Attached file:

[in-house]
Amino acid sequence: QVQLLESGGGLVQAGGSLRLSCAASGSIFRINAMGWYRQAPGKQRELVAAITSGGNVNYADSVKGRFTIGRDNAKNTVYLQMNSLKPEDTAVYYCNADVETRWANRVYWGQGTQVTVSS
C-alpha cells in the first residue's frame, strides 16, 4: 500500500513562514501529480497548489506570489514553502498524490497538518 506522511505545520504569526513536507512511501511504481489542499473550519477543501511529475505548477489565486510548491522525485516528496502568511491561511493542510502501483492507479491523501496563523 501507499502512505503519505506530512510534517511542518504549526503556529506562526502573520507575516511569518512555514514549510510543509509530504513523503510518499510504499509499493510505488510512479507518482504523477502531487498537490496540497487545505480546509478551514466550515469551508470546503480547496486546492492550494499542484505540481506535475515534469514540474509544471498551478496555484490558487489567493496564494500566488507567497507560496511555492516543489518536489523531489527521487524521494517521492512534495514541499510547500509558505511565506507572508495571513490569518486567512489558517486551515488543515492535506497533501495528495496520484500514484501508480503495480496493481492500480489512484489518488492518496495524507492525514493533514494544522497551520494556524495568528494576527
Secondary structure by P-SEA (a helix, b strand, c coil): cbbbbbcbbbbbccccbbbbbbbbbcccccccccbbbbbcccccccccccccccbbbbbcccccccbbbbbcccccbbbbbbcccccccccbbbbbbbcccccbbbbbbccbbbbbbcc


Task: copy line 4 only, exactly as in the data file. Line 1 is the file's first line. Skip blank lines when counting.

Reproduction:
Secondary structure by P-SEA (a helix, b strand, c coil): cbbbbbcbbbbbccccbbbbbbbbbcccccccccbbbbbcccccccccccccccbbbbbcccccccbbbbbcccccbbbbbbcccccccccbbbbbbbcccccbbbbbbccbbbbbbcc